With that in mind, the 3rd quarter will represent a huge challenge for the Boston Celtics. Currently 15th in DR, they will need to make a big statement over the next 21 games to get themselves at least back into the top twelve, and perhaps in position to surge into the top eight by season's end. I can't completely count them out just yet because of their experience, relative overall talent, and superb coaching. The kind of massive personnel shift they made before this season (and key injuries) simply takes time to effectively integrate and overcome. Nevertheless, there's no question that Boston is up against the gun and has a momentous task in front of them. Also trying to, ahem, keep pace, are last year's Eastern Conference semifinalist Indiana Pacers. Given their border-line EDS (2.5) and unusually easy schedule (.462 SOS), the only reason this team can still be considered a potential threat to bust into the top eight is because their leading scorer, Danny Granger, should be back from injury before the All-Star break. His offense, added to their top rating in defensive efficiency, may be something to keep an eye on especially if the Pacers can hold onto a top twelve ranking by the time Granger gets back and acclimated (also, one must give a nod to George Hill!). And finally, how about those Grizzlies? What a funk they went into late in the 2nd quarter! In fact, I had to discard a section on them I'd prepared for yesterday's post, thinking that they were going to hold onto their top eight spot. Of course, they could still come roaring back in the second half, but Memphis will definitely need to pick it up on the offensive end to regain contender status.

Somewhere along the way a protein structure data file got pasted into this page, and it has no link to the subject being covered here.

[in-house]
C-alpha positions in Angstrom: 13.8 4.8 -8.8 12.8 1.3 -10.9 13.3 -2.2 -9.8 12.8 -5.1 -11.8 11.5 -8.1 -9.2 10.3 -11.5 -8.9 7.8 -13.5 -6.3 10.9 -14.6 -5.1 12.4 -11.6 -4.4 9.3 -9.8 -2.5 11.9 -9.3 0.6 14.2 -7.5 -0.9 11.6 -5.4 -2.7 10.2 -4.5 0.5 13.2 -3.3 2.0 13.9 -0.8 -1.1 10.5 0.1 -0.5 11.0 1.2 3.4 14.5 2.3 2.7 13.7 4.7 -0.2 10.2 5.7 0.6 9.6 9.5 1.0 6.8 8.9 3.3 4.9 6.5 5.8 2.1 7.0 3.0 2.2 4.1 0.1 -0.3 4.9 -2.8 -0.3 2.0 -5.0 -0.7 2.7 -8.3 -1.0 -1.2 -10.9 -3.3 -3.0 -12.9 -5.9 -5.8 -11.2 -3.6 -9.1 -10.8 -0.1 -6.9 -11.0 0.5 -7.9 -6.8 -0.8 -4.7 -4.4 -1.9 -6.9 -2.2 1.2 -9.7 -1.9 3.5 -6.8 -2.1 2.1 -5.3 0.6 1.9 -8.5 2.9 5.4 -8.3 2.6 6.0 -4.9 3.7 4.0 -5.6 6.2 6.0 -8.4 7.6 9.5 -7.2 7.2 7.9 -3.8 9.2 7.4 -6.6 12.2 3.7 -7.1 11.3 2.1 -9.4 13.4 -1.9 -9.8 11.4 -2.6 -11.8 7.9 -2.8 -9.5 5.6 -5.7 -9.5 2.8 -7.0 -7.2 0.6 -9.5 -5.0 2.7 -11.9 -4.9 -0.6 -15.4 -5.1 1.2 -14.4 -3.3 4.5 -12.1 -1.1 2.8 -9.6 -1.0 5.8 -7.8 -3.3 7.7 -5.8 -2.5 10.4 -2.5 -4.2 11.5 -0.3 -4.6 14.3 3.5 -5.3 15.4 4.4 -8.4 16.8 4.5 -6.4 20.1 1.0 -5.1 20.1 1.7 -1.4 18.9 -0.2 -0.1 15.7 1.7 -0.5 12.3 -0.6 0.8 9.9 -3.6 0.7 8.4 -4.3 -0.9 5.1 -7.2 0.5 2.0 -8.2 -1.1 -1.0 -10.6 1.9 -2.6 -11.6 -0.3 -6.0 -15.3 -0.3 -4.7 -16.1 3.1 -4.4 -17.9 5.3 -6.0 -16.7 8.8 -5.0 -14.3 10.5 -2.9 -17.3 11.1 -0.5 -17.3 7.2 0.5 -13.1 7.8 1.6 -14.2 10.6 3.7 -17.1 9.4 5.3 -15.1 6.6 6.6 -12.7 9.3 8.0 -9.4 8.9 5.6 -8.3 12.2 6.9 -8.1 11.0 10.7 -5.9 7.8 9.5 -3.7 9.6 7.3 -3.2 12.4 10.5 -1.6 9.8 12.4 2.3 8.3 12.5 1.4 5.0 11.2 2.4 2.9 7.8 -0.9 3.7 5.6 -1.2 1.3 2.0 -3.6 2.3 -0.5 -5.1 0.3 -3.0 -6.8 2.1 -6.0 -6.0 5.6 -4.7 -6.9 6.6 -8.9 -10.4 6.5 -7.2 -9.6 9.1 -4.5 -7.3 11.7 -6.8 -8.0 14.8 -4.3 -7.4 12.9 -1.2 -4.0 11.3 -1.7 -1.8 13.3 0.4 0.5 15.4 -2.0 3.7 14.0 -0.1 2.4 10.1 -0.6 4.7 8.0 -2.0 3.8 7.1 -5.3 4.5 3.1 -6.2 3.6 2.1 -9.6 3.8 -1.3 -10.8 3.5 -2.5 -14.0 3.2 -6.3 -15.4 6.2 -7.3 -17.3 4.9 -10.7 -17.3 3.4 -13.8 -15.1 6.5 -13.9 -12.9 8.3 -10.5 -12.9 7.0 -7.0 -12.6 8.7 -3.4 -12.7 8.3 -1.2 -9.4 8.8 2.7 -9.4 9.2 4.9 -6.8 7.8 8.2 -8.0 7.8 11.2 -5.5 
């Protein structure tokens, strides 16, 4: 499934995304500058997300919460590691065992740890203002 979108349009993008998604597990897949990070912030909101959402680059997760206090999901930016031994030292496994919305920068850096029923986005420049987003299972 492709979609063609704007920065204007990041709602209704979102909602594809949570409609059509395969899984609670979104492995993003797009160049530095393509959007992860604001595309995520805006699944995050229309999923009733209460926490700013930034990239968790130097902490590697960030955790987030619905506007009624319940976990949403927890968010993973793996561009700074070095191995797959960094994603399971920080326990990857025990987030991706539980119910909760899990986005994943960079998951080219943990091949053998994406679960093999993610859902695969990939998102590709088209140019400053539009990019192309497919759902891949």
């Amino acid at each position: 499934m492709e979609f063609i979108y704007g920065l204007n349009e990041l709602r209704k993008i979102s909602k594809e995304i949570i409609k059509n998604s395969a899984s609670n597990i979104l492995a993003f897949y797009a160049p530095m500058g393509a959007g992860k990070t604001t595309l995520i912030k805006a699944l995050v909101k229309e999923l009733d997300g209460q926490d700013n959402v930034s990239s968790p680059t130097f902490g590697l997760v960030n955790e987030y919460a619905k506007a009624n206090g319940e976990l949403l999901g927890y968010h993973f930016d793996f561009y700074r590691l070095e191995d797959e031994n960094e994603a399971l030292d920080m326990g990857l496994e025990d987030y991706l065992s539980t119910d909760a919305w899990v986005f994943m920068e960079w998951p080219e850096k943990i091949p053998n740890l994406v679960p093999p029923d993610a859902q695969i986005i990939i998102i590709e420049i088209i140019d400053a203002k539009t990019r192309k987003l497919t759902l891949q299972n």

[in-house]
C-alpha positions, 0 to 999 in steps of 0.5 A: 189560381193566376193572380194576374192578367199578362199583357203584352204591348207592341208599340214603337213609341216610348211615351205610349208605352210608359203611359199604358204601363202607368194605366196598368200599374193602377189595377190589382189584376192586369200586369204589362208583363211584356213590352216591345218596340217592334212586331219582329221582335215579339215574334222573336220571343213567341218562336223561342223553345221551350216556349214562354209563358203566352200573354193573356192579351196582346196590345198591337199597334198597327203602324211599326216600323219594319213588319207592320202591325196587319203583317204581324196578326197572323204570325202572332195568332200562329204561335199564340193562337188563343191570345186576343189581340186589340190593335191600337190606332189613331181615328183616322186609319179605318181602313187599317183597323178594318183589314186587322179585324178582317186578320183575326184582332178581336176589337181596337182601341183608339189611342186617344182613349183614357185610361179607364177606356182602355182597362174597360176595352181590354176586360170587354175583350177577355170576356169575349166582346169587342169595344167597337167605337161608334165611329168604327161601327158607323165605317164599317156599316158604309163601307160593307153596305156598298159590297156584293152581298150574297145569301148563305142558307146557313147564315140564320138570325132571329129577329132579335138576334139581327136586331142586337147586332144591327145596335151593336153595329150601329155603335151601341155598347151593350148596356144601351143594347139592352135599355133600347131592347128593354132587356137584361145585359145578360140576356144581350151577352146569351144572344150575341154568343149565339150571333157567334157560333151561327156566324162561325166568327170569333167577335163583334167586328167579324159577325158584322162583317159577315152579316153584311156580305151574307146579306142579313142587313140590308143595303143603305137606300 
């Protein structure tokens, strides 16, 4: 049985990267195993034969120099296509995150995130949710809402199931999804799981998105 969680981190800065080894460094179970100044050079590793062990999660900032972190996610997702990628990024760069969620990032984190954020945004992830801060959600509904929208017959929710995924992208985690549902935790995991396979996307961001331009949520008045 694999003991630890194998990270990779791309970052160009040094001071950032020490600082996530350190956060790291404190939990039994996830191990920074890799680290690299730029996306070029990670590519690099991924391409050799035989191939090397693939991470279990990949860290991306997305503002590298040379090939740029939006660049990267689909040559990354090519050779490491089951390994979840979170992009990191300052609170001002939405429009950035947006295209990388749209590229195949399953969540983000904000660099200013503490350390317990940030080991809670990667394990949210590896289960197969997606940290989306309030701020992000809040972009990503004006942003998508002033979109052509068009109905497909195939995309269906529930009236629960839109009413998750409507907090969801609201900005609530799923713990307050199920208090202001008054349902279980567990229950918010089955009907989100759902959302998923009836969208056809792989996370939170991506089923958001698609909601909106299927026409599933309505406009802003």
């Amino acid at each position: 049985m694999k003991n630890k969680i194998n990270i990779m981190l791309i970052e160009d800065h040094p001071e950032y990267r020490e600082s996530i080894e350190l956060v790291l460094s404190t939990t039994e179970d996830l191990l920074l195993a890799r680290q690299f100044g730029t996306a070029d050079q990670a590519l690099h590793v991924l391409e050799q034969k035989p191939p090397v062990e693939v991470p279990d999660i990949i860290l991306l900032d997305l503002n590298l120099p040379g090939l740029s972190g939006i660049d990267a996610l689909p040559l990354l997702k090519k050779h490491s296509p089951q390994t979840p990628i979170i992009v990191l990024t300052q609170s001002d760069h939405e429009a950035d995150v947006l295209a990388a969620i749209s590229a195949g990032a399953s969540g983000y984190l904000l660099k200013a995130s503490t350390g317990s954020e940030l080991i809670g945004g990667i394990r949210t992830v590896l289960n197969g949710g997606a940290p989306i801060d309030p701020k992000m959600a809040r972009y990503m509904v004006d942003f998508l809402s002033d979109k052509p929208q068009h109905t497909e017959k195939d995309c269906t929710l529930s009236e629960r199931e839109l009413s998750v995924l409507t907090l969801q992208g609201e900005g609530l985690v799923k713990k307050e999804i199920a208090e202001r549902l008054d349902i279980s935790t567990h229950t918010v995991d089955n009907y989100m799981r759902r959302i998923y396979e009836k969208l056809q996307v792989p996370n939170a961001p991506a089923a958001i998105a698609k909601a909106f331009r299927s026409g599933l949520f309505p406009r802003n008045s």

In concluding the first quarter report, I wrote:
See you in the middle of January, probably right after we kick those frightened Grizzlies out of the AT&T Center with their tails between their legs.
Wow, I think the team came through with flying colors, just as I had hoped! What a great way to end the first half of the season. And just so you know, those Grizzlies were still desperately trying to hold onto their 6th-ranked DR when they came strolling into the AT&T Center. We not only beat them last Wednesday evening, but as you see from the table of rankings we also knocked them out of the elite eight, and down four spots and into the 10th position in DR. Way to fully exorcise those demons against the dreaded Grizzlies!